Mission and Overview

Mission

The primary mission of the Ecological Sciences and Engineering Interdisciplinary Graduate Program (ESE-IGP) is to provide students with educational and research experiences that integrate engineering and science concepts to solve major environmental problems using an ecological approach.

Here, we define "science" as observation/monitoring of systems and elucidation of processes/phenomena at appropriate scales, while "engineering" is defined as the design of a system--based on scientific understanding--which mitigates a problem of interest. Thus, the academic discipline departments provide the foundation while the interdisciplinary graduate program promotes complementary integrating themes.

This program will also serve as a catalyst to promote collaborative interdisciplinary environmental and ecological research among Purdue University faculty members.

Overview

Students who are interested in being a part of the Ecological Sciences and Engineering Interdisciplinary Graduate Program can apply directly using the Graduate School application and selecting IESE - Interdisciplinary Ecological Sciences and Engineering.  Visit our ESE Admissions page for more information.

Applicants are strongly encouraged to begin communicating with ESE faculty early in the process.  This communication can determine potential matches for research advisors and home academic departments.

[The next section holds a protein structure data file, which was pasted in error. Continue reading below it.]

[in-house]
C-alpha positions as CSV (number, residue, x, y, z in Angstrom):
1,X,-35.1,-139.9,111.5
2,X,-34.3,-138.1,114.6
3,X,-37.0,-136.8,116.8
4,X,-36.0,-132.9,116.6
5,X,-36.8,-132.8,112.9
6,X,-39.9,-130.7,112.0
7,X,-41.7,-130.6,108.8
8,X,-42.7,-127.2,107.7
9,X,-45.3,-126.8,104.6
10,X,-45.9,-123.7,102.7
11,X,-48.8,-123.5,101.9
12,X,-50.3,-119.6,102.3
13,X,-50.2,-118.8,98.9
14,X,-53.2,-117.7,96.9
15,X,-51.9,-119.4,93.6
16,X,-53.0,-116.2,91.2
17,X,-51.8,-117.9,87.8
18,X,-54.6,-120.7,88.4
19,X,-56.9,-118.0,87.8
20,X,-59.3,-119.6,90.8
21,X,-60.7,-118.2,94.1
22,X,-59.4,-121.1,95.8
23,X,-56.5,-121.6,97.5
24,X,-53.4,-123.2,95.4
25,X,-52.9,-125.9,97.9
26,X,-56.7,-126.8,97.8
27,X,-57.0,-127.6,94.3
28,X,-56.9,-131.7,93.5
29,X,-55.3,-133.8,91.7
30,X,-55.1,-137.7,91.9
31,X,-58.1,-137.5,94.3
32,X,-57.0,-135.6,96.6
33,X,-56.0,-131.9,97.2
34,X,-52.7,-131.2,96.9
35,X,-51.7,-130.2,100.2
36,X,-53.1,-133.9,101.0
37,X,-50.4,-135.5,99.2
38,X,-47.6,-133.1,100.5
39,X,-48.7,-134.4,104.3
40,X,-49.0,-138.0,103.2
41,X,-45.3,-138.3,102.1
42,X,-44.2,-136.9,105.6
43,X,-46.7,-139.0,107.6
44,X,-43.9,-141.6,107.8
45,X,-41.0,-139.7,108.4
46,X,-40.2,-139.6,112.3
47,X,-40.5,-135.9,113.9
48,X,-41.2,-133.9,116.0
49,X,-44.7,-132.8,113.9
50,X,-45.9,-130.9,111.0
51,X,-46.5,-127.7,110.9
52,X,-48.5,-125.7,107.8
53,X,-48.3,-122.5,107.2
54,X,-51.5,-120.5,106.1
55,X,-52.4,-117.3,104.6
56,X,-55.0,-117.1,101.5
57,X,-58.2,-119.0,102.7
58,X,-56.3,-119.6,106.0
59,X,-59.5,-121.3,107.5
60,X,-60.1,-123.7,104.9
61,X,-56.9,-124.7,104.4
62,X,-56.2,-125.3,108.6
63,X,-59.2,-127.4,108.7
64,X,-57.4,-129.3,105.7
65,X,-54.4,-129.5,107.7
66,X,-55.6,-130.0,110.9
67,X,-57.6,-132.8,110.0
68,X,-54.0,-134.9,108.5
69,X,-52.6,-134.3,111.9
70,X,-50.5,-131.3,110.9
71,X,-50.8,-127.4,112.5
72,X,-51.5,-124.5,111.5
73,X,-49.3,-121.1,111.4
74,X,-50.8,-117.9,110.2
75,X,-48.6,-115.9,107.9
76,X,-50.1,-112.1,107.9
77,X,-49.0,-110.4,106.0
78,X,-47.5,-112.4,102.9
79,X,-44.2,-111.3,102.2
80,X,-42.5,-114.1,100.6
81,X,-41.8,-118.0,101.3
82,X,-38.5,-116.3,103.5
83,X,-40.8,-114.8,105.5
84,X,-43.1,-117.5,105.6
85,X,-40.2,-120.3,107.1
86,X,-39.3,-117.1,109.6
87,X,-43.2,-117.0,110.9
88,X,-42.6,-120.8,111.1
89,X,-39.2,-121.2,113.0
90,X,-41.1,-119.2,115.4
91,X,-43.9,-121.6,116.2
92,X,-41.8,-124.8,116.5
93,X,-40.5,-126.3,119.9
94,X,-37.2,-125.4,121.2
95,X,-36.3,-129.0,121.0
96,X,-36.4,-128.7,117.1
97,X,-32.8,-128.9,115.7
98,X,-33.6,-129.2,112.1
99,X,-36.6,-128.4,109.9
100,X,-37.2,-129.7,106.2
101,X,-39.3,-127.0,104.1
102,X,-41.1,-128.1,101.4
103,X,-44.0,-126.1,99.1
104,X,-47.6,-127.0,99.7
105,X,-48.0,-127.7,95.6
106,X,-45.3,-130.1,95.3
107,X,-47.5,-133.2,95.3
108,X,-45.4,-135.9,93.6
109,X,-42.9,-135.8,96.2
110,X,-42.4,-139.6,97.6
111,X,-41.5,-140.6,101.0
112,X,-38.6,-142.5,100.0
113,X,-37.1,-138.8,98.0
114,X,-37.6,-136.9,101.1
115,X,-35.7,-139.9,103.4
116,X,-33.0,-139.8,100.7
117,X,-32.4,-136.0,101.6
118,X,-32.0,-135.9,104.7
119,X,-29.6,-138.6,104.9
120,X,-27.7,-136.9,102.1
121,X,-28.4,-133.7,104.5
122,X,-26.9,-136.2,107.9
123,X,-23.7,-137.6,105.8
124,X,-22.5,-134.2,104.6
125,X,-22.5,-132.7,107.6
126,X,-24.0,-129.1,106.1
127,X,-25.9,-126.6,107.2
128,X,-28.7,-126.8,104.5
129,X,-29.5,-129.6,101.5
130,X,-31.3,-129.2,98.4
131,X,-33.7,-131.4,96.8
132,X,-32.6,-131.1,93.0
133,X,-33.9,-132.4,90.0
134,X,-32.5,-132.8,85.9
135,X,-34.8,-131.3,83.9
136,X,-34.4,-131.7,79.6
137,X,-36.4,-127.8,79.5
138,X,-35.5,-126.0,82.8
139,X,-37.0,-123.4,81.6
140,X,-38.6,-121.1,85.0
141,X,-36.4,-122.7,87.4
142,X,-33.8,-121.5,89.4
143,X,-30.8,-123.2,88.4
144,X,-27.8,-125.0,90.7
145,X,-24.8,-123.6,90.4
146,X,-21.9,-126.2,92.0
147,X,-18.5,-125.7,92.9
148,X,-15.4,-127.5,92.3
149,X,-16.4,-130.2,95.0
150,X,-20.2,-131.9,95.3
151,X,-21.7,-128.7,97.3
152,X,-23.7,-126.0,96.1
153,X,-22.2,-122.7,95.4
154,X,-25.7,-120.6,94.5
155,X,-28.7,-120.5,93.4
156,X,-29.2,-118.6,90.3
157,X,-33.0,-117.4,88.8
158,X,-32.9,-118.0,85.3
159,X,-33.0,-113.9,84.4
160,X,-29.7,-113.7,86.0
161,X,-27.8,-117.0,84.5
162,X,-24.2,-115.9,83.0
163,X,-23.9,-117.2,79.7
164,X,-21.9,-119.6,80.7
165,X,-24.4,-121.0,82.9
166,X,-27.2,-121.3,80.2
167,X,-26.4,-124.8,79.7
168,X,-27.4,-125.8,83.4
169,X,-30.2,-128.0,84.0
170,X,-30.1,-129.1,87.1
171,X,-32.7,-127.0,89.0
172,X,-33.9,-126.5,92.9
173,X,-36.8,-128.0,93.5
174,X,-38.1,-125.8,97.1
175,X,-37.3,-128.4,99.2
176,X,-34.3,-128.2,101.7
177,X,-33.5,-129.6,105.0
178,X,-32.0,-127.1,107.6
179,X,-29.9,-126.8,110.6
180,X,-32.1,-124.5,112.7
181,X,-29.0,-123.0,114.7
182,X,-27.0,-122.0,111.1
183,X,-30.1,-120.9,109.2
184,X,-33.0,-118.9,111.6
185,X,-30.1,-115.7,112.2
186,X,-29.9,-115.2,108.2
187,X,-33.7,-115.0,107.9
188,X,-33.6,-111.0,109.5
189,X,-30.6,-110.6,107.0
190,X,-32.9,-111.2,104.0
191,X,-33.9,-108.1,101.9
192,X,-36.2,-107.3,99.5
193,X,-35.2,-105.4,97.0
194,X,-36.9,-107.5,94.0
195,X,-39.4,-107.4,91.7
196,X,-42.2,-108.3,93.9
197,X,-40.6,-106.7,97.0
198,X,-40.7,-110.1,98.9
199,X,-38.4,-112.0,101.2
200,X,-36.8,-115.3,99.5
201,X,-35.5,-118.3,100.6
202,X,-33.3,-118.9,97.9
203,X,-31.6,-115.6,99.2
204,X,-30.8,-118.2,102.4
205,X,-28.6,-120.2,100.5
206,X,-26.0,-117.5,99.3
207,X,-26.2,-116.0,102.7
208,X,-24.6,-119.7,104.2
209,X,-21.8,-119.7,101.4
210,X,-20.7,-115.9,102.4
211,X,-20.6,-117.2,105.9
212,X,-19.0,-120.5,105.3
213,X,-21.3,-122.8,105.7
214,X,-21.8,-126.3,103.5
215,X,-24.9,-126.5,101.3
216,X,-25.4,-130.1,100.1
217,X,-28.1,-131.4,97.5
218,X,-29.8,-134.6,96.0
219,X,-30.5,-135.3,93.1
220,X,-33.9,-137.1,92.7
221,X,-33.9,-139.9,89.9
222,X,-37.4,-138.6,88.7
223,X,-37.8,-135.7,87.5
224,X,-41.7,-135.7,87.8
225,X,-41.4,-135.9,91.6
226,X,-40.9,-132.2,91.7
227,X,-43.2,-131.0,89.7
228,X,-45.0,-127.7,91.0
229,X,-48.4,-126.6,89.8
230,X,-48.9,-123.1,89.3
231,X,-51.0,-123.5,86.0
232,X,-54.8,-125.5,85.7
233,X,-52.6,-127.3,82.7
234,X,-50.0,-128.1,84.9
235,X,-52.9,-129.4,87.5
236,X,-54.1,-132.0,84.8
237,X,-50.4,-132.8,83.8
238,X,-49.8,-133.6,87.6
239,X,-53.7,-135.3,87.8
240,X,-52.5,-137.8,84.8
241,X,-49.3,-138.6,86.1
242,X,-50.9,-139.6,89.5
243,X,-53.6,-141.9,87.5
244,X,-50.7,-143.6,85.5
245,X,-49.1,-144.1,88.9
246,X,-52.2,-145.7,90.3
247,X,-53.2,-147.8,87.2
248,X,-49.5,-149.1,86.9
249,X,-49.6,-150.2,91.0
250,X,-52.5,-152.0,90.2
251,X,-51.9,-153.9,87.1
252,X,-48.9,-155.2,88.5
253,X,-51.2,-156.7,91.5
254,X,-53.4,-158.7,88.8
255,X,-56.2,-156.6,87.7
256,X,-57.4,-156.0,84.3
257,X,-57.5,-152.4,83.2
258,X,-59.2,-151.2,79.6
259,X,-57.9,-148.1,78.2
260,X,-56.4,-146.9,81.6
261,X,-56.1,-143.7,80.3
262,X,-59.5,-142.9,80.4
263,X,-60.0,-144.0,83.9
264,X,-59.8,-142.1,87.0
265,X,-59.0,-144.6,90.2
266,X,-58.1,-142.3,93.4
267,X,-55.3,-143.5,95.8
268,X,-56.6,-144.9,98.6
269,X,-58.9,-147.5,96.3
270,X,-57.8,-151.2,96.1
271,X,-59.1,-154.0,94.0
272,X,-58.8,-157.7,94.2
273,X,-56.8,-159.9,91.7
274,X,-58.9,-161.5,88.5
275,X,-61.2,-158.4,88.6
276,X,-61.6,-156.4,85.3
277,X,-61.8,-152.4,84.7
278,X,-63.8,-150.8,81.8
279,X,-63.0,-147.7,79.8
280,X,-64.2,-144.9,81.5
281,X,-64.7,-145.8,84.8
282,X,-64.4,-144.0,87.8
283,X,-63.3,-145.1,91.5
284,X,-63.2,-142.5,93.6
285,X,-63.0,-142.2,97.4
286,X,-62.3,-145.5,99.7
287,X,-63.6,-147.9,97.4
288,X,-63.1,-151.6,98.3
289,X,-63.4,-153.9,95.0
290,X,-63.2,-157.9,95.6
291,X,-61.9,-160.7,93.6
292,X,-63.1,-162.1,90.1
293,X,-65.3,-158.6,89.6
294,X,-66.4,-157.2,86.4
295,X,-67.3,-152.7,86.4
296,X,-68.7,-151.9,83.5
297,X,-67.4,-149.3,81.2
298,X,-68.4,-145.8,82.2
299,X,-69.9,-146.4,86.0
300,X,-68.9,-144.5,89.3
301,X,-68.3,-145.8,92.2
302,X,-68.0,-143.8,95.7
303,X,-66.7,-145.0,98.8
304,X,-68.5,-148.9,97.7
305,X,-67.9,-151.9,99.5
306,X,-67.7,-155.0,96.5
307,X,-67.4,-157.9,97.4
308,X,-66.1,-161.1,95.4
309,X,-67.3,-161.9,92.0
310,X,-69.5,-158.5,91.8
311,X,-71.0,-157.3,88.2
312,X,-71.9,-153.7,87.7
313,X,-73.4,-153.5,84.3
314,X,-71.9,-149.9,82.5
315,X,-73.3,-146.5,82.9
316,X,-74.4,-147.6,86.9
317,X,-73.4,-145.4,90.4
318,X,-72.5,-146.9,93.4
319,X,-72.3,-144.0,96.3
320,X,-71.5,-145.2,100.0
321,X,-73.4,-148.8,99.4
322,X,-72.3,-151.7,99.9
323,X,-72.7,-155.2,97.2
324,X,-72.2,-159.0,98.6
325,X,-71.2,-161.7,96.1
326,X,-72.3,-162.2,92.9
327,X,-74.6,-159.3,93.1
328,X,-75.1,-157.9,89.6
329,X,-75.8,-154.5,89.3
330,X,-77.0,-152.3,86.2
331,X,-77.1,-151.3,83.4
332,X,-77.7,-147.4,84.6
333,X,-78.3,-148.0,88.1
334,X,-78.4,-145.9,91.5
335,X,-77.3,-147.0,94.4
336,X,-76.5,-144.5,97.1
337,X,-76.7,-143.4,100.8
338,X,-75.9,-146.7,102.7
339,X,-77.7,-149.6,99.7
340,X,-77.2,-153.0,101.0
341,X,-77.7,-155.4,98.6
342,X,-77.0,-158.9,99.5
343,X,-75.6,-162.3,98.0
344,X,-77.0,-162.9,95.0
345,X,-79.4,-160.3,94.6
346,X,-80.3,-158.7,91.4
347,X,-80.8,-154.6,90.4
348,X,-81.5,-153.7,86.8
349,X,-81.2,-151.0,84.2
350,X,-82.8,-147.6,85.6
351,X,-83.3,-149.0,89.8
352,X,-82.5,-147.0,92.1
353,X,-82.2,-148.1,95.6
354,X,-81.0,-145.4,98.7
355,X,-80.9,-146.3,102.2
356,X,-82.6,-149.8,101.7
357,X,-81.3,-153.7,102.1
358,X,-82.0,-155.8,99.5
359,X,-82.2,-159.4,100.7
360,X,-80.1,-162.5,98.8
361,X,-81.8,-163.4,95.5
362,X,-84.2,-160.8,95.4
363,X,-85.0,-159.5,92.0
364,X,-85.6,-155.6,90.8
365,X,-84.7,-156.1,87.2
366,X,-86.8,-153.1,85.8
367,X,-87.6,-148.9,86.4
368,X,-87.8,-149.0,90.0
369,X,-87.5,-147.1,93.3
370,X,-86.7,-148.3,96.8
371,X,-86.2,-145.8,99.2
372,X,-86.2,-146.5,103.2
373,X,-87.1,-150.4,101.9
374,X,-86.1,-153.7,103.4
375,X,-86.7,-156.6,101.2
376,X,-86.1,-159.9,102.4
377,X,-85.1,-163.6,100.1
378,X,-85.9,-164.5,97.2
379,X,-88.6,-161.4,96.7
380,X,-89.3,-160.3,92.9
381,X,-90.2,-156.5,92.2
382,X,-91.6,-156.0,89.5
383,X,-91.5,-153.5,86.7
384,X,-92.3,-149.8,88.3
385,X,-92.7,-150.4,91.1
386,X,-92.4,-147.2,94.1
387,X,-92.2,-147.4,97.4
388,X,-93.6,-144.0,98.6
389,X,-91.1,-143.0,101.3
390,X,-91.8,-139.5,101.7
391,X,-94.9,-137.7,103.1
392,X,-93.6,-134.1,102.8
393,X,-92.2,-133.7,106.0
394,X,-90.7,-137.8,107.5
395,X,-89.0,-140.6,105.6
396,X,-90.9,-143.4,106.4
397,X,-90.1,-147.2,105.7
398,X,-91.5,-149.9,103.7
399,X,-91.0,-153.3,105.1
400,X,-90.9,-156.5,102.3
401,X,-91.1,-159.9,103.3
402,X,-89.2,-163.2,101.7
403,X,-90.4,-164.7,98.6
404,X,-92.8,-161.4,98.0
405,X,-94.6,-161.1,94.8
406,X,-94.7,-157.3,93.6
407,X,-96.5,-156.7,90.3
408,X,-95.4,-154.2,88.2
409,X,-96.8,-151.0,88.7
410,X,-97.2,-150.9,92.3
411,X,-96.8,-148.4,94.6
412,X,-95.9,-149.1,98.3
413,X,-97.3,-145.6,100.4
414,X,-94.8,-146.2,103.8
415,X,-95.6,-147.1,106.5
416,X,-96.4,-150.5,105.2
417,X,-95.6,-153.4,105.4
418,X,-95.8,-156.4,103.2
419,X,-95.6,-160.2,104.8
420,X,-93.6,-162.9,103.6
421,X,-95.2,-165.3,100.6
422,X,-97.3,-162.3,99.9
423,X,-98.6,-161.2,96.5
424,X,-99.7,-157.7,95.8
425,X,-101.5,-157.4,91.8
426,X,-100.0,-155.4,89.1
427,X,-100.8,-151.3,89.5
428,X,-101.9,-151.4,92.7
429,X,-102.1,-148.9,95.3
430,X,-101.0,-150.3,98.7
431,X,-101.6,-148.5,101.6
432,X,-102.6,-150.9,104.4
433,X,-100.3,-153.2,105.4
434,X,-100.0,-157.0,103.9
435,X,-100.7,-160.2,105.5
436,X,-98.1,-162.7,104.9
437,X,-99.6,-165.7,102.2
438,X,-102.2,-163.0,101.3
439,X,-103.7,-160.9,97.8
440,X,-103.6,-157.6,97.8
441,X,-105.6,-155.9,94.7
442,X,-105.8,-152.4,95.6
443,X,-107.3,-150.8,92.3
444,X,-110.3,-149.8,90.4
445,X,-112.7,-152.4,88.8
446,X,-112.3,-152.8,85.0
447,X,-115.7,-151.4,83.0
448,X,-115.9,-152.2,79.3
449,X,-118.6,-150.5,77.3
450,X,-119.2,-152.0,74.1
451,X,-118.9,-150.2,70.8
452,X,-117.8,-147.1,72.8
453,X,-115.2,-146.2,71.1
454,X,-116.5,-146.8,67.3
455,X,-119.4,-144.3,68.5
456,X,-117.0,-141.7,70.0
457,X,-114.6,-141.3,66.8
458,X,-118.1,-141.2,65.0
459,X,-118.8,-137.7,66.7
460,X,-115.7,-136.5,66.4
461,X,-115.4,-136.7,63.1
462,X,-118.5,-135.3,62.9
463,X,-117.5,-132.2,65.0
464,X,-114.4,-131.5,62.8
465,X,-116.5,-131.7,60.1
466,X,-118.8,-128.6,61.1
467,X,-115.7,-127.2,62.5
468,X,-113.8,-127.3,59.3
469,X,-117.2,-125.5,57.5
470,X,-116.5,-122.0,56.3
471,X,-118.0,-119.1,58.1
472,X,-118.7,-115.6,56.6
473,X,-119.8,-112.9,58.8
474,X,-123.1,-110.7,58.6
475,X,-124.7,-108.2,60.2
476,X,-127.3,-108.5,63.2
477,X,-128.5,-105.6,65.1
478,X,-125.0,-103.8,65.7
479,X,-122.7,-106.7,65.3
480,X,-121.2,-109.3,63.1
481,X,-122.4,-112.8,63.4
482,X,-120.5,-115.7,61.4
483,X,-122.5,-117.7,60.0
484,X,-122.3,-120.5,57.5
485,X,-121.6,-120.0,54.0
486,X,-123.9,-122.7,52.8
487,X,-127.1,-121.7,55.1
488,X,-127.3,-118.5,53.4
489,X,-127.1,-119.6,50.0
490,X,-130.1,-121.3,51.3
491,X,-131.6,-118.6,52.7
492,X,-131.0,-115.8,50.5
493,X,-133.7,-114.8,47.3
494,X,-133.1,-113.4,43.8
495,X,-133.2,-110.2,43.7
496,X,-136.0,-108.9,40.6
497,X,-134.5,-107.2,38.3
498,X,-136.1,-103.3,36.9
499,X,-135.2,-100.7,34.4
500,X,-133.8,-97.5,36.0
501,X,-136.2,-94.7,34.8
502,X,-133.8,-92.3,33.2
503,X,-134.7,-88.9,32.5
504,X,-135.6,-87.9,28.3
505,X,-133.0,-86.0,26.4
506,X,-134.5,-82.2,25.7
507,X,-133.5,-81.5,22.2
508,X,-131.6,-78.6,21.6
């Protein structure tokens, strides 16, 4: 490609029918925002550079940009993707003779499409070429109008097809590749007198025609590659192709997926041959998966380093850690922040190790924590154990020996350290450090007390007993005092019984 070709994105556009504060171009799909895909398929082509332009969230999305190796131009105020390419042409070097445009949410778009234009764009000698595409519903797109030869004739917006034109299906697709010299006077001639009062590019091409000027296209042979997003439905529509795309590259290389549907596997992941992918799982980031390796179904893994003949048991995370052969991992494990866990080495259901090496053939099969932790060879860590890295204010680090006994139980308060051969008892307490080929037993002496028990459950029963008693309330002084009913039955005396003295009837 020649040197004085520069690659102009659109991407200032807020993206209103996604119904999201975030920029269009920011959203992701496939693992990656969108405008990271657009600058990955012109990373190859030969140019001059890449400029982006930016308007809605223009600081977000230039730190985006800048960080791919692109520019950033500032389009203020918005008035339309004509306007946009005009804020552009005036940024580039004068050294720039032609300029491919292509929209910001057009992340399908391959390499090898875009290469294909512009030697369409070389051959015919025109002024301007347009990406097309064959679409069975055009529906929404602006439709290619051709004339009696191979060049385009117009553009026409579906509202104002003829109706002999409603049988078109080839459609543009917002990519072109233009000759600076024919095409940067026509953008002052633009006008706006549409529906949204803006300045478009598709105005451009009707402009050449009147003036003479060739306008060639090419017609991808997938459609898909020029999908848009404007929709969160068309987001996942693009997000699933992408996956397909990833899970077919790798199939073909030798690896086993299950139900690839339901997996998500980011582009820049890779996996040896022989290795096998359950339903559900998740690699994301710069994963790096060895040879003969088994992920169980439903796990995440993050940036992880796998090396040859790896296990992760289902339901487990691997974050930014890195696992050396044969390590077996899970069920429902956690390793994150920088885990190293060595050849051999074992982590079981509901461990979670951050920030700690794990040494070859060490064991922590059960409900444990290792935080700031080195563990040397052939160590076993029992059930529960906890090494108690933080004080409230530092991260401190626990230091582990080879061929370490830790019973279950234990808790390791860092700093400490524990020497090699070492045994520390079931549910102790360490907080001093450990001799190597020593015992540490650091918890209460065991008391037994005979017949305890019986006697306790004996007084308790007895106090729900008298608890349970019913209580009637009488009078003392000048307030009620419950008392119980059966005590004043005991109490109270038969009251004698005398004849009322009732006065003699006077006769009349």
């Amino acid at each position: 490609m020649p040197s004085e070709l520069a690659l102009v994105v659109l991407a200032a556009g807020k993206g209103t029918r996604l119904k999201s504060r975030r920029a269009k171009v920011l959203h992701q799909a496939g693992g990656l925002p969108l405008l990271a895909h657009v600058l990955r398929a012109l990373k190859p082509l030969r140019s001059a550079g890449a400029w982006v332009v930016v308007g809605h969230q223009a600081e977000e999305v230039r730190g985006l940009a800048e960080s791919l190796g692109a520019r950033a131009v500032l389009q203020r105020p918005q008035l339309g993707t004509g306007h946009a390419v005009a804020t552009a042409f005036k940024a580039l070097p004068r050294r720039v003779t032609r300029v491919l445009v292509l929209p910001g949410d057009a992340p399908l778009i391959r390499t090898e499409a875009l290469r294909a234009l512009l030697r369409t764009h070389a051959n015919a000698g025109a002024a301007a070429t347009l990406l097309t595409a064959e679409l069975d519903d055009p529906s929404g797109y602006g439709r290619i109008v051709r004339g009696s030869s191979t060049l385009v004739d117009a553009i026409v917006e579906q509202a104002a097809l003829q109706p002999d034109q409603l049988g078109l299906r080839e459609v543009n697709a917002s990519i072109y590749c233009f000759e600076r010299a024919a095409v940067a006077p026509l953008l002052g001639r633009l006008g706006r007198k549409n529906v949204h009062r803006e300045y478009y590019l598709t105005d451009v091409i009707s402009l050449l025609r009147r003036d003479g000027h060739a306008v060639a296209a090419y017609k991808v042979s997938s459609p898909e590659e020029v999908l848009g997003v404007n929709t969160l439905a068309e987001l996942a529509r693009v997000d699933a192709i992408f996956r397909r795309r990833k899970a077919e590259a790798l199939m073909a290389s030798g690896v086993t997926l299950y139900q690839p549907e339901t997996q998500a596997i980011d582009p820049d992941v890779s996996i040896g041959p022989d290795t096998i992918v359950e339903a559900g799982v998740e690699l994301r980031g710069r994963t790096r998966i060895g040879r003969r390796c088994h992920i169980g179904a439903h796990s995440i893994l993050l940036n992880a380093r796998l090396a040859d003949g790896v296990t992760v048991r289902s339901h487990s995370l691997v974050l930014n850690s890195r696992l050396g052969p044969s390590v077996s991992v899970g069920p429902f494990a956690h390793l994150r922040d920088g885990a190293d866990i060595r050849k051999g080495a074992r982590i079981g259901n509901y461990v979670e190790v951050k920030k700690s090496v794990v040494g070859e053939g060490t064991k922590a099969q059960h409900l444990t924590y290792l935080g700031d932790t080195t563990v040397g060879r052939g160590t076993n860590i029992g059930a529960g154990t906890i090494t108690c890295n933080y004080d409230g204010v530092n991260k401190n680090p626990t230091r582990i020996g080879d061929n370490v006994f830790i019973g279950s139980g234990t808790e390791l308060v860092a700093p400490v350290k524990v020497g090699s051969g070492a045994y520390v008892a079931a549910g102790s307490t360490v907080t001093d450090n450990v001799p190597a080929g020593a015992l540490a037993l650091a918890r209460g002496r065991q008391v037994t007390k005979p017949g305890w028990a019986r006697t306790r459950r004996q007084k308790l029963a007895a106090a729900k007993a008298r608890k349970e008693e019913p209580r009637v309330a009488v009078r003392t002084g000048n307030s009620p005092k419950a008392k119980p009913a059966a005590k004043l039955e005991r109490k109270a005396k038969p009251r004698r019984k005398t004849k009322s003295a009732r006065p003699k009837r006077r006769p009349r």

ESE has partnerships with many of Purdue's academic departments. Students in the ESE program will also be a part of one of ESE's associated academic departments.  Typically this will be the same academic department of their major faculty advisor.  Students will be a part of the student community in both ESE and their academic department. 

ESE students will complete degree requirements for ESE and any requirements for their home academic department. The ESE program has five theme areas that students can choose for their graduate studies in ESE. Each theme draws from several core course areas, There is flexibility built in, allowing the student and their committee to tailor their plan of study toward their specific focus or unique area of research. 

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